Femoral metastatic pathological fractures, impending and actual fractures – A patient survival study

Oded Hershkovich*, Mojahed Sakhnini, Gal Barkay, Boaz Liberman, Alon Friedlander, Raphael Lotan

*Corresponding author for this work

Research output: Contribution to journalArticlepeer-review


Introduction: The skeleton is a common site for metastases. Prostate, breast, lung, renal and thyroid carcinomas account for 80 % of the original cancers, with the femur being the most affected long bone. With improved oncological treatments, prolonged patient survival leads to an increased prevalence of osseous metastases. This study examines the impact of preventive surgery for impending femoral pathological fracture (IFF), versus treatment of pathological femur fracture (PFF) on patient mortality and morbidity. Methods: Retrospective cohort of 174 patients undergoing surgery due to femoral metastases (2004–2015). Eighty-two patients were with PFF, and 92 were with IFF based on the Mirels' score. The followed-up period was until 2016. Demographic data, oncological, pathological, radiation, surgical reports, outpatient clinical records, and imaging studies were examined. Exclusion criteria included primary tumours and Multiple Myeloma. Results: The mean age was 64.8 ± 13.3 and 60.2 ± 11.9 years (p = 0.02) in the PFF and the IFF cohorts, with 62.1 % women and 57 % men. The breast was the most common source of femoral metastases. The average Mirels' score was 10 ± 1.2. There was an association between tumour origin and survival. Carcinoma of the lung had the worst survival, while the prostate had the most prolonged survival. Survival rates differed between IFF and PFF (p = 0.03). Postoperative complications occurred in 26 % of the patient, with no difference between IFF & PFF. Conclusion: Breast and lung are the most common tumours to metastasize the femur. Our study revalidates that pathological femoral fractures impede patient survival compared to impending fractures and should undergo preventive surgery. Postoperative complications do not differ between IFF and PFF but remain relatively high. Overall, patients with proximal femoral metastatic disease survive longer than previously published, probably due to improved treatment modalities.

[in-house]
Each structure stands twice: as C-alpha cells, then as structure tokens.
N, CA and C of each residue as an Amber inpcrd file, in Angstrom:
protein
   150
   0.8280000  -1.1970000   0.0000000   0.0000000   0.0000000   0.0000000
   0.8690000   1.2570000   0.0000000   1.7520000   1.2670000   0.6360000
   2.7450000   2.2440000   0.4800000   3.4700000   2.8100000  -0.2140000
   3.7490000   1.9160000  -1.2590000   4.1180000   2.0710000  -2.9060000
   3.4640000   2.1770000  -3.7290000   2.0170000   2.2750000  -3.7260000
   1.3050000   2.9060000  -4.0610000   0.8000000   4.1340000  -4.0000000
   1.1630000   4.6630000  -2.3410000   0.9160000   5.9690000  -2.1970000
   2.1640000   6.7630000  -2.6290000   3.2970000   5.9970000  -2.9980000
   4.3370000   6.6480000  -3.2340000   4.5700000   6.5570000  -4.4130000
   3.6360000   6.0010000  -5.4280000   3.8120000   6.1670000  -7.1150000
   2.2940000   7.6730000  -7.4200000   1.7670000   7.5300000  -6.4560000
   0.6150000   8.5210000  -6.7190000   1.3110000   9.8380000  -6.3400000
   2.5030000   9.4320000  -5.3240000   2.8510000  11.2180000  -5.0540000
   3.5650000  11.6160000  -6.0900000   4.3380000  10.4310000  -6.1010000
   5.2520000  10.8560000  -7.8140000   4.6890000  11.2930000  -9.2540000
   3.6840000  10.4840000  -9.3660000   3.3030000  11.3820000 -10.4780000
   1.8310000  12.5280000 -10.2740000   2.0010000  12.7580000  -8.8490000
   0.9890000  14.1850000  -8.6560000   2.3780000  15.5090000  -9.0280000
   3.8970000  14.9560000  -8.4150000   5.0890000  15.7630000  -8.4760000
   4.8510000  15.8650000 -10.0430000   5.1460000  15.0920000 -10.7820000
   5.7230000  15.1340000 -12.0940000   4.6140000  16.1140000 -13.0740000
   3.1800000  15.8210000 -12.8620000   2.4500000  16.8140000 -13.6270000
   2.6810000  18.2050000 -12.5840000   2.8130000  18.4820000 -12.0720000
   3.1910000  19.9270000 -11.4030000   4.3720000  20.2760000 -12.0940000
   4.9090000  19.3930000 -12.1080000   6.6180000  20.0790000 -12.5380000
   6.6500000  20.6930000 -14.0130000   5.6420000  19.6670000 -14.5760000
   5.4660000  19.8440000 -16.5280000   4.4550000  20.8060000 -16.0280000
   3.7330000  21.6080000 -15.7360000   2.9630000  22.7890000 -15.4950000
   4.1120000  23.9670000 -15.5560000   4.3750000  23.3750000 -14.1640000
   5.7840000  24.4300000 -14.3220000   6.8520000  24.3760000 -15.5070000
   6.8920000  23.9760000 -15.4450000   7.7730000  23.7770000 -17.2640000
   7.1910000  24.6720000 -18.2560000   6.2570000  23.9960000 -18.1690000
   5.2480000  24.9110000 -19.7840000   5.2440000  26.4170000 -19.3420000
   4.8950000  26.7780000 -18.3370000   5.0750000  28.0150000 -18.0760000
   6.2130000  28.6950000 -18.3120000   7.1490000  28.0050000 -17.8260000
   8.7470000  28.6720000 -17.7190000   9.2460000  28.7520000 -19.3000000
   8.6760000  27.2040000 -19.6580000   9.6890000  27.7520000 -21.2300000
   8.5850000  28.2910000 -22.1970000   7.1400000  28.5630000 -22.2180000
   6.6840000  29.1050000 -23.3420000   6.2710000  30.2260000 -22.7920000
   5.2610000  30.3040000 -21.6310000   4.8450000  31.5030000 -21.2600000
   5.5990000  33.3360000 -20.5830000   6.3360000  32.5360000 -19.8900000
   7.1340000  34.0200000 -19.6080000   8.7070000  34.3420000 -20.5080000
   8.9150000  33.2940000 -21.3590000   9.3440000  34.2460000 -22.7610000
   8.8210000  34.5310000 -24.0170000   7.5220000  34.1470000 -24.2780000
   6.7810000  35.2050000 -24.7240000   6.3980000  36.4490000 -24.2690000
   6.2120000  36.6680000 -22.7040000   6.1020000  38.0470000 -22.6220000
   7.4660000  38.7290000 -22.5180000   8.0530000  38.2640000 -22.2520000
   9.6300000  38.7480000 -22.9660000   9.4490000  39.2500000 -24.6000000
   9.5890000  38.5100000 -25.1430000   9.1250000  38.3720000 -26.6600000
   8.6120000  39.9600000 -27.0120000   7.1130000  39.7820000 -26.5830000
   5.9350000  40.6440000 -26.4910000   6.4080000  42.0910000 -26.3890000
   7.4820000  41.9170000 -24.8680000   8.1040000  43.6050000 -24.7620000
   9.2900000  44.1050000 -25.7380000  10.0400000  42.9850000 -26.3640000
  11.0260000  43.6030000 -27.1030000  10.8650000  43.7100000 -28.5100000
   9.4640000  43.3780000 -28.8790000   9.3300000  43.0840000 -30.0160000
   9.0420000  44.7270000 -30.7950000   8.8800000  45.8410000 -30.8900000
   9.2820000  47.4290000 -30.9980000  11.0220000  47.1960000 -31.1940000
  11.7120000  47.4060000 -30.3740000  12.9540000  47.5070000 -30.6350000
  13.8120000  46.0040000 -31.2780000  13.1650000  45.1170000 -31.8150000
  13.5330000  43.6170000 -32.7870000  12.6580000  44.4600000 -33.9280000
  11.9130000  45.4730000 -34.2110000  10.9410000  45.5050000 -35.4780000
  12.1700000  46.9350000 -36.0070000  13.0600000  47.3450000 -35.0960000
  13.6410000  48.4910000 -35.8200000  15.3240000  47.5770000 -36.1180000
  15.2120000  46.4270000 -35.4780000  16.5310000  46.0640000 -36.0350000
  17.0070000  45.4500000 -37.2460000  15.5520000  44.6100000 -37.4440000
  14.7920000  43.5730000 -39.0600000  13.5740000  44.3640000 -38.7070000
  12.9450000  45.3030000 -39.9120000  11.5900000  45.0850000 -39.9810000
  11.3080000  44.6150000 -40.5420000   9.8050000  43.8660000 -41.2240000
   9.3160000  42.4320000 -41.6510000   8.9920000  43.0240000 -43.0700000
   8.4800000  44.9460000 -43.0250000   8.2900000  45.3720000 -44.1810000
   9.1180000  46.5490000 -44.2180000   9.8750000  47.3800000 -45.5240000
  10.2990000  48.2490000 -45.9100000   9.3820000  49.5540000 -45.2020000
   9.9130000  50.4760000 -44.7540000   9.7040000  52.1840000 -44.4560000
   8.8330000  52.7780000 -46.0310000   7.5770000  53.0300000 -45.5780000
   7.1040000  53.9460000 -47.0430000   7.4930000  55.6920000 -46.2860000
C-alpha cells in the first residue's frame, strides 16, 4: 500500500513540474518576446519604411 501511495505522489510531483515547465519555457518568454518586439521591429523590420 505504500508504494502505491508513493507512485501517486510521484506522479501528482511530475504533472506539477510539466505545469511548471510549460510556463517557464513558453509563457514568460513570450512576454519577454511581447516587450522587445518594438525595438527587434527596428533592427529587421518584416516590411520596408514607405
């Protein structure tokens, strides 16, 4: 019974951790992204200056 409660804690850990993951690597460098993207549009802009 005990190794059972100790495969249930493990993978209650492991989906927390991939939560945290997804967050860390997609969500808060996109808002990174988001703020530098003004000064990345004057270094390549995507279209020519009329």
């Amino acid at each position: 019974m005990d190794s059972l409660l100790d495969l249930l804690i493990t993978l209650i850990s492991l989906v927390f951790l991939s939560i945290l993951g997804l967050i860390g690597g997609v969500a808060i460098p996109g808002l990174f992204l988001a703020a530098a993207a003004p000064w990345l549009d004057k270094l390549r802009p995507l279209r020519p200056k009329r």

Original languageEnglish
Article number102014
JournalSurgical Oncology
StatePublished - Dec 2023


  • Femur
  • Metastases
  • Revisions
  • Survival


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